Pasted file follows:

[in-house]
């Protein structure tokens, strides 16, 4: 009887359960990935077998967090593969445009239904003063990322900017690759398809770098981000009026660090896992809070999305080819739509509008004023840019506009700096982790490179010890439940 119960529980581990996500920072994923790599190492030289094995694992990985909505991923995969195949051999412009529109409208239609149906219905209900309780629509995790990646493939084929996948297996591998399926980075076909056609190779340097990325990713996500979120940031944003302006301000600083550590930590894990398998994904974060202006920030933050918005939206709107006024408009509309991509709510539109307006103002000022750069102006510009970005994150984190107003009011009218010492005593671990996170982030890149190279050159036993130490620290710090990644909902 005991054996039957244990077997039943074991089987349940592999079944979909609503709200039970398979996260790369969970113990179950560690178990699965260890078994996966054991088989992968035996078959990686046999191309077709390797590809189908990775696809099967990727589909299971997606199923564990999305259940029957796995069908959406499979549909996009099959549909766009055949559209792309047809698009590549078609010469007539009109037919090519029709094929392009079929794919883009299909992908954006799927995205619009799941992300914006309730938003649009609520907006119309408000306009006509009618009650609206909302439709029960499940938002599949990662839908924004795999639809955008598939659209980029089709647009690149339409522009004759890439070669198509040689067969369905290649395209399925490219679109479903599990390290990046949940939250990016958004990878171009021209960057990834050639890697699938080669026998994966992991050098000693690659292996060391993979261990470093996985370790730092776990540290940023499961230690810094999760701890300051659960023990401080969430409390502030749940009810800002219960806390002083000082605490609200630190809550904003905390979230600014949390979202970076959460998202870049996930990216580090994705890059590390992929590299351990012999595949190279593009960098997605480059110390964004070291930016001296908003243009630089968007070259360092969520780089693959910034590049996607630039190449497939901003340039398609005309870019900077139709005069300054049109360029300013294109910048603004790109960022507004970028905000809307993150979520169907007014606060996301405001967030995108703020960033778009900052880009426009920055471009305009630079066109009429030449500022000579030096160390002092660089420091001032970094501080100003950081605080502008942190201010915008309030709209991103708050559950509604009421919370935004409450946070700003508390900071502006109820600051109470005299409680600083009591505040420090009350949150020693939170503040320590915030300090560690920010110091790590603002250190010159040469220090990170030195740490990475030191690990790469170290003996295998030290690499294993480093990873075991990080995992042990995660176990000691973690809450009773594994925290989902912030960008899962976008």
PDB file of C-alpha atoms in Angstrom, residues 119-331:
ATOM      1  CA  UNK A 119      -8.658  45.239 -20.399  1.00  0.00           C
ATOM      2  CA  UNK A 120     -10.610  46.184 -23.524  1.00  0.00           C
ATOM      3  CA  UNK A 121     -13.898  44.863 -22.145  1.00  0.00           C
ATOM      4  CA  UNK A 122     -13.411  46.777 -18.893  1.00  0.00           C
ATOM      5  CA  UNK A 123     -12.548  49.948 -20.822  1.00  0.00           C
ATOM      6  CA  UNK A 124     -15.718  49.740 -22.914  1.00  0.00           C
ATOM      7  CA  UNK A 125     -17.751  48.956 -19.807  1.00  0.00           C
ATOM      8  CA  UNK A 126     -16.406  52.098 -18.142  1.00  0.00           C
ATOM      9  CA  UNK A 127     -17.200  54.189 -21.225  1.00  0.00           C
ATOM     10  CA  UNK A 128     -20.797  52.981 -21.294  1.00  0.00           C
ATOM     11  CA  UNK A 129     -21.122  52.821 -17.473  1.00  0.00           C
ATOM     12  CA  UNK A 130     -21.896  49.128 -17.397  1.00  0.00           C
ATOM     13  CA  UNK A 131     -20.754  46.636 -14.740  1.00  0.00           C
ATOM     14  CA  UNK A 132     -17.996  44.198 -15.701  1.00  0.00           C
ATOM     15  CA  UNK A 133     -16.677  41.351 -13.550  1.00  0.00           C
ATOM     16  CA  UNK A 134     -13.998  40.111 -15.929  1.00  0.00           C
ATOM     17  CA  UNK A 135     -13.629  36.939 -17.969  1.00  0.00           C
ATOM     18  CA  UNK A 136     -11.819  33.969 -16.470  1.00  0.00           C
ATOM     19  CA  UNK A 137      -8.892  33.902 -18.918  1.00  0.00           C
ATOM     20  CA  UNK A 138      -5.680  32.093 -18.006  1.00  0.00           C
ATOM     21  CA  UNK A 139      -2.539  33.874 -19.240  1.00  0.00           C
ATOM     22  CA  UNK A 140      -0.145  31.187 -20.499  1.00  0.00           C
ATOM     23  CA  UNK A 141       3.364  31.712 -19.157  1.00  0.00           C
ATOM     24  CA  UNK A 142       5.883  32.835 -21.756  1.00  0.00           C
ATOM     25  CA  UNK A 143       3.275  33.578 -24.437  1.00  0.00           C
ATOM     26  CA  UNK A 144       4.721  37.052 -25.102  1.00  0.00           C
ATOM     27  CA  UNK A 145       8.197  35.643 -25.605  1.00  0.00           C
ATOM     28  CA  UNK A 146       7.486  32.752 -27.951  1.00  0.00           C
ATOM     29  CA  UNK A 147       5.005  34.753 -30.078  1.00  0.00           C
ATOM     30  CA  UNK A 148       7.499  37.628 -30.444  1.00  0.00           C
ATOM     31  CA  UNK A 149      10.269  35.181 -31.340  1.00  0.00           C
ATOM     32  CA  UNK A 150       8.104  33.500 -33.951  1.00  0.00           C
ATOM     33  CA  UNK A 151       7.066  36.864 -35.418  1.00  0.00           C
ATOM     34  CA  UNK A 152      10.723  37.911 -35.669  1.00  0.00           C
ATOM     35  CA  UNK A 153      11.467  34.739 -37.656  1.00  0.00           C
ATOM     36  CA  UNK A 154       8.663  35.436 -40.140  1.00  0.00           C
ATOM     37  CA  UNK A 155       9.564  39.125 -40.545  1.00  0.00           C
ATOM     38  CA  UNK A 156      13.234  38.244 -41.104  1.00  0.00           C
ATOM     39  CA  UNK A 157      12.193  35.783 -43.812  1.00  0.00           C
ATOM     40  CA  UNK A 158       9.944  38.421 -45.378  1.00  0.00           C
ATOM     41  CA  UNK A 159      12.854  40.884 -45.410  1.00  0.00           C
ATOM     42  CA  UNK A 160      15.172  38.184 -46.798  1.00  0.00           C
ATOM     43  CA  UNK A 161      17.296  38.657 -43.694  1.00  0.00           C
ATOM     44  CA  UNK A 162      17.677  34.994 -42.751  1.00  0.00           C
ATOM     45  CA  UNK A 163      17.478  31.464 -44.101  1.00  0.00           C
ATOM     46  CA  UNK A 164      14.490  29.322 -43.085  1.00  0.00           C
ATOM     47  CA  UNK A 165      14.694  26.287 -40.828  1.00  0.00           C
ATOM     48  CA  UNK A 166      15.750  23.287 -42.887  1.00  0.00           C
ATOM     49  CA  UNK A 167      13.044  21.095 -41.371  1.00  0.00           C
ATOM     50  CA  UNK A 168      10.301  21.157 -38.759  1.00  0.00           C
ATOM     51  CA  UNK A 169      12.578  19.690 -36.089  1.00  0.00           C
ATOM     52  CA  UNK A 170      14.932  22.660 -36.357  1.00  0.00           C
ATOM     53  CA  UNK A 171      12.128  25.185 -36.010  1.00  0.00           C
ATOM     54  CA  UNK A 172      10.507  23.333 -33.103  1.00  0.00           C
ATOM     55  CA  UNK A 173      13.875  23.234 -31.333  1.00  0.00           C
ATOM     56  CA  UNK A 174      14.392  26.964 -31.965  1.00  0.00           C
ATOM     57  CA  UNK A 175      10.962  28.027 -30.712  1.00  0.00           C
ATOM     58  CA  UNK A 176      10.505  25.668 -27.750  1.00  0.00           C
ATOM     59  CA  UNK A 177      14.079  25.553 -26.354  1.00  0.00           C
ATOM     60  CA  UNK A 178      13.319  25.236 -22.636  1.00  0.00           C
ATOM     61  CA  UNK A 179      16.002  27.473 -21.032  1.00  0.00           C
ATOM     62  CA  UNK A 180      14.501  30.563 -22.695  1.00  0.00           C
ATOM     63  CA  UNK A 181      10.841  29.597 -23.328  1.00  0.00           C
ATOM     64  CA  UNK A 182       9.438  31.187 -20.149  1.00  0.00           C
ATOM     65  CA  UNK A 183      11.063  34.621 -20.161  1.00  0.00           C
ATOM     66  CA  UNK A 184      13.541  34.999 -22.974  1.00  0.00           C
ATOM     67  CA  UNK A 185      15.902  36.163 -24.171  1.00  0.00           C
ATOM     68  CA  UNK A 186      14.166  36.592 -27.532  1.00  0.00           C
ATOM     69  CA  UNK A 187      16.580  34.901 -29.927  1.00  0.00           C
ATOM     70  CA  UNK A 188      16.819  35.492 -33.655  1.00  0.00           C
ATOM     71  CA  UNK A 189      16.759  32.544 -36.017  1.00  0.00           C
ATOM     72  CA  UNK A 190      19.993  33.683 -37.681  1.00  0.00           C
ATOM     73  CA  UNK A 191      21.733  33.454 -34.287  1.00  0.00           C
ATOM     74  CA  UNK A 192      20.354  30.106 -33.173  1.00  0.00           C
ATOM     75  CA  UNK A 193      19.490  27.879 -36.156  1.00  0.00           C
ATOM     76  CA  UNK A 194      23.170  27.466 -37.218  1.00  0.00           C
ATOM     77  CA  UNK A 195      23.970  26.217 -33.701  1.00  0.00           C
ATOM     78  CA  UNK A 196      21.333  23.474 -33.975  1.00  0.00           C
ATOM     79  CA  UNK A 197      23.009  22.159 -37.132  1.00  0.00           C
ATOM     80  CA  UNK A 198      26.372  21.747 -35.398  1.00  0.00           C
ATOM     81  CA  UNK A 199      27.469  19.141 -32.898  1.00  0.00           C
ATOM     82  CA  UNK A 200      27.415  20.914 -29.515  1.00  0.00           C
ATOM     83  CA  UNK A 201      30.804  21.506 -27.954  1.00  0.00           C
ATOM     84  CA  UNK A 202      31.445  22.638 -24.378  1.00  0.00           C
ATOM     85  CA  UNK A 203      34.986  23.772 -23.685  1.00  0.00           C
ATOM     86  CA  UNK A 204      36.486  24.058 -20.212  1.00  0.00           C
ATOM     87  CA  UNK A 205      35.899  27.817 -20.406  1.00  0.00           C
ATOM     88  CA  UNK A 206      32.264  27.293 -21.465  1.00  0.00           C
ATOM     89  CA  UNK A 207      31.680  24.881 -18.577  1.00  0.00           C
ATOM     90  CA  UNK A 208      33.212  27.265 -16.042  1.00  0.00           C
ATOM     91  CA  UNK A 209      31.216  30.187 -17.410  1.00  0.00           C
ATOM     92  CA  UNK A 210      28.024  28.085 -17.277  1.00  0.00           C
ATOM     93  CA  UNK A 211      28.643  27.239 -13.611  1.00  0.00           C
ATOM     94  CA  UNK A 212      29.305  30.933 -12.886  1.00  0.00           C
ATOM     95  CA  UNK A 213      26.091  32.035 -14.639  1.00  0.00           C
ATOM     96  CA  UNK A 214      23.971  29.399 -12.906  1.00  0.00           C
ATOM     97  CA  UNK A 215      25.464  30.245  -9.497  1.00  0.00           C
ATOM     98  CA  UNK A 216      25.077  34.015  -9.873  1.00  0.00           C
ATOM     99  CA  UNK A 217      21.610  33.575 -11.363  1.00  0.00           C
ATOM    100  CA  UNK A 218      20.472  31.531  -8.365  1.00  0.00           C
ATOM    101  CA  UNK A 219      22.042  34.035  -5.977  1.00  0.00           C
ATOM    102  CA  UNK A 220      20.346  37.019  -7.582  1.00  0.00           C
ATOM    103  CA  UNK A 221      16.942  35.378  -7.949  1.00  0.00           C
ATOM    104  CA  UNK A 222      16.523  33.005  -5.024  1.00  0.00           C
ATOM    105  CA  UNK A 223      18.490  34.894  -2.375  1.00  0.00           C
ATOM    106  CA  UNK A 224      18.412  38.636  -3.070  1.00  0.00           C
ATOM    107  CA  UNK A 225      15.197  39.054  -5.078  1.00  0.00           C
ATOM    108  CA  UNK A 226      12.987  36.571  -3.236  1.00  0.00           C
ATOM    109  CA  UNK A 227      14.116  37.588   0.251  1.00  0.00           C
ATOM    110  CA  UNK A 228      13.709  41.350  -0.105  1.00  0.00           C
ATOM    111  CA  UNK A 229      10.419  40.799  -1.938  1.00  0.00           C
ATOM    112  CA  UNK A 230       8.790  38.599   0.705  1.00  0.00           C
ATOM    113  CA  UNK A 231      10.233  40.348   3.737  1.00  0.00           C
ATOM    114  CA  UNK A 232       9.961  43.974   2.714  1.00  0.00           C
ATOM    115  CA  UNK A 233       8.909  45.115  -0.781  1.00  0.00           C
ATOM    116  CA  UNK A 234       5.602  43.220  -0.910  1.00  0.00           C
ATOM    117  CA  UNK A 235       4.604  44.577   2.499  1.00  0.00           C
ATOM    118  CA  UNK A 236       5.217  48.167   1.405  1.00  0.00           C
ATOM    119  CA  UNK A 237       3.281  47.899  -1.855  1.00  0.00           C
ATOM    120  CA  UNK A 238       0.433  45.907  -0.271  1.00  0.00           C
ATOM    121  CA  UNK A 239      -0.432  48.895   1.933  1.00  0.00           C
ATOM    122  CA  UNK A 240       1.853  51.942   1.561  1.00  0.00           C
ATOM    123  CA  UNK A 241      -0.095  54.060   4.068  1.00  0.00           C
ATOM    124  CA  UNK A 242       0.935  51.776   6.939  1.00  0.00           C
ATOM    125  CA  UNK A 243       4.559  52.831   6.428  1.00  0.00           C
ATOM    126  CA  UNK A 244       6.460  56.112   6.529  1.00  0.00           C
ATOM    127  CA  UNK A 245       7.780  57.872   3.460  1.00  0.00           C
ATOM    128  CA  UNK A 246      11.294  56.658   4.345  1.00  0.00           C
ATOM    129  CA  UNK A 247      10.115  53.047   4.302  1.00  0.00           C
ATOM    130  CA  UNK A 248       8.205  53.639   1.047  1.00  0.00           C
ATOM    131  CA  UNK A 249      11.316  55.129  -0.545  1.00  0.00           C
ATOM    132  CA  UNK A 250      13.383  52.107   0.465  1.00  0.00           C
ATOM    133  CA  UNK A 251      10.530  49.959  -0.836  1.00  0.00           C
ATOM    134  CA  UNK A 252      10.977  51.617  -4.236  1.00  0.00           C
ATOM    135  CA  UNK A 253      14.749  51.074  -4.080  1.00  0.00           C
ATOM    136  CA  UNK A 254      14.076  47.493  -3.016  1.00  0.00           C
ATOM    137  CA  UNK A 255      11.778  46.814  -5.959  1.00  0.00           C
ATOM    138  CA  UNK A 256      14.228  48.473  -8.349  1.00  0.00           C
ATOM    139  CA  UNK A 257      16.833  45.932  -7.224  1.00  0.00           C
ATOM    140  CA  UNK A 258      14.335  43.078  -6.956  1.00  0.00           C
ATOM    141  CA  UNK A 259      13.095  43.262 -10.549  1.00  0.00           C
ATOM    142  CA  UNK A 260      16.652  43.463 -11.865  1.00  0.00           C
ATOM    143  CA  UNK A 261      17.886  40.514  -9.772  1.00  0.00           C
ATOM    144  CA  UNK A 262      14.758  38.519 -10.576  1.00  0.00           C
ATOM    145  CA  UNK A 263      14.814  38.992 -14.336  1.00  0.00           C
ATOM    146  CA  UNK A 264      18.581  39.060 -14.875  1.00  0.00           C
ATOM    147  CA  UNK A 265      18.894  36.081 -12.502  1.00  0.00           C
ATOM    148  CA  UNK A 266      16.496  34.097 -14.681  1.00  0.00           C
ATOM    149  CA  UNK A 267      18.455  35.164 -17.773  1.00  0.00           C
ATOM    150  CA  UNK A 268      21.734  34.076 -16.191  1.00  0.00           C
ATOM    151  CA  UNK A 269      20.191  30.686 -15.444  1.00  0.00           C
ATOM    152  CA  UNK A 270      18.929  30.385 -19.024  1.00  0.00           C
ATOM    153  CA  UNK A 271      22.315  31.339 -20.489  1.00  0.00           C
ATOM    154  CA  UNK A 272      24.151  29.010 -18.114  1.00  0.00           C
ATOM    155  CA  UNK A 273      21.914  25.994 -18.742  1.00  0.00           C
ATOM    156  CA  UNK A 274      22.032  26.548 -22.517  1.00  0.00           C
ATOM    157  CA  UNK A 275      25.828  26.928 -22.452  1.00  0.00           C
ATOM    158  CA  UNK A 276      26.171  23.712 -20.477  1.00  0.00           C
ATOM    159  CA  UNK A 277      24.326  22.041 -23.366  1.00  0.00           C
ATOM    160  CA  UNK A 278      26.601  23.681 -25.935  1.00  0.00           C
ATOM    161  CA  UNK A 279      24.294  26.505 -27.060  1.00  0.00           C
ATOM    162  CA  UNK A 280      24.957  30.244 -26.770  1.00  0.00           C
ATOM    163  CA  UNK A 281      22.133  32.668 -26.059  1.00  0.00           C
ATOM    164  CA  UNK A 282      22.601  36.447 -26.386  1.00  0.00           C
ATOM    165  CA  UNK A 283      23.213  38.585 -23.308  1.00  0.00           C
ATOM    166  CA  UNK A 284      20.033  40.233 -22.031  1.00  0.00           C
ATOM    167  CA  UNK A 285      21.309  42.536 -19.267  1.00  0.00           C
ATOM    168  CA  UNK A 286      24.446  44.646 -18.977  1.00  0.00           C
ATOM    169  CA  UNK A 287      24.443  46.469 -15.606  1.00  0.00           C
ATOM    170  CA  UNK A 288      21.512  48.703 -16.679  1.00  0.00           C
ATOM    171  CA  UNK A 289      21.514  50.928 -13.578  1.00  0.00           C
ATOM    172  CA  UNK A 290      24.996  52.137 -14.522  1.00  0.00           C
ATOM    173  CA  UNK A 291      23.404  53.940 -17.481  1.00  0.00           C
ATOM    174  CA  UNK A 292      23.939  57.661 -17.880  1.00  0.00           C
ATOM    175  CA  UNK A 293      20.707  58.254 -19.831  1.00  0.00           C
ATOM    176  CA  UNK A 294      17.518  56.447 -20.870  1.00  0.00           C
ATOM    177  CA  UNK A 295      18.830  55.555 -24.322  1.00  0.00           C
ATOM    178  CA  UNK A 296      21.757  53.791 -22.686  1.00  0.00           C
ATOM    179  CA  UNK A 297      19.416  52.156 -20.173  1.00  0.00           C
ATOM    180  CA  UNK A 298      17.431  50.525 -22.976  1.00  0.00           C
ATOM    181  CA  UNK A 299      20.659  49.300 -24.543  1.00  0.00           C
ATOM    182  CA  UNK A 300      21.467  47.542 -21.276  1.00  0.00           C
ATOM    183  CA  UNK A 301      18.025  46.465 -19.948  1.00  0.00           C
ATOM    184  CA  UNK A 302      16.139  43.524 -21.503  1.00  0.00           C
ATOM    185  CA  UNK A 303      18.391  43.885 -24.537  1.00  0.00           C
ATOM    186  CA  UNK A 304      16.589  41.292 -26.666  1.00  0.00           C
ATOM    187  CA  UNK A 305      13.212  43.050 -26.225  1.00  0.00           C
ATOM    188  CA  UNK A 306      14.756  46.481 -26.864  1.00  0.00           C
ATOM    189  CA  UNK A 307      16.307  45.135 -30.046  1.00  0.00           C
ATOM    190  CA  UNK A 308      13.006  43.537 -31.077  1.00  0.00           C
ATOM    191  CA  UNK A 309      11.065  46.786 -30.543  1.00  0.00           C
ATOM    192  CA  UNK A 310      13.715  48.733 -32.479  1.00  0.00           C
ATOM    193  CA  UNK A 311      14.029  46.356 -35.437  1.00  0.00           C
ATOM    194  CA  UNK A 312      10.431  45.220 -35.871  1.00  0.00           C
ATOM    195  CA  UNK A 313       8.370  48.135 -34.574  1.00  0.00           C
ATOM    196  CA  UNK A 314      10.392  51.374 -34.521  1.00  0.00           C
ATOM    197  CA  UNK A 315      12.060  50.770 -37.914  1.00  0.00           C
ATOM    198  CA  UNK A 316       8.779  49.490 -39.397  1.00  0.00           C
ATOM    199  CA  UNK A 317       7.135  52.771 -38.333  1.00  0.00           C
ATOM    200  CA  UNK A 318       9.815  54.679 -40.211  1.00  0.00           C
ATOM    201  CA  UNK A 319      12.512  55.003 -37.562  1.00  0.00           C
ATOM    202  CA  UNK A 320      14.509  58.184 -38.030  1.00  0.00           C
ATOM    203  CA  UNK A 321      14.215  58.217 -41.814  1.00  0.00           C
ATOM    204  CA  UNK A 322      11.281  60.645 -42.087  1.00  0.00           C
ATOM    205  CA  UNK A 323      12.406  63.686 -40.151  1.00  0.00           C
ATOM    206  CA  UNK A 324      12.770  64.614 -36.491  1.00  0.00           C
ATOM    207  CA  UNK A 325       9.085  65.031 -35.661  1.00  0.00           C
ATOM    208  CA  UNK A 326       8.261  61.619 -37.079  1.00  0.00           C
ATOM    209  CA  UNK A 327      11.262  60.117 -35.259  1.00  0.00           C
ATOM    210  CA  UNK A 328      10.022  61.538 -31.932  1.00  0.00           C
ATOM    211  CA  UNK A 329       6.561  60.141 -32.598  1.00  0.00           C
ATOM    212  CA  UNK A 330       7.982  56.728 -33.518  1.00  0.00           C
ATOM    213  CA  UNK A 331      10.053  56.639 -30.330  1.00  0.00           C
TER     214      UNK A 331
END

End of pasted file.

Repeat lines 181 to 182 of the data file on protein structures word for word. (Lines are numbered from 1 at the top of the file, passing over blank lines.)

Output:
ATOM    178  CA  UNK A 296      21.757  53.791 -22.686  1.00  0.00           C
ATOM    179  CA  UNK A 297      19.416  52.156 -20.173  1.00  0.00           C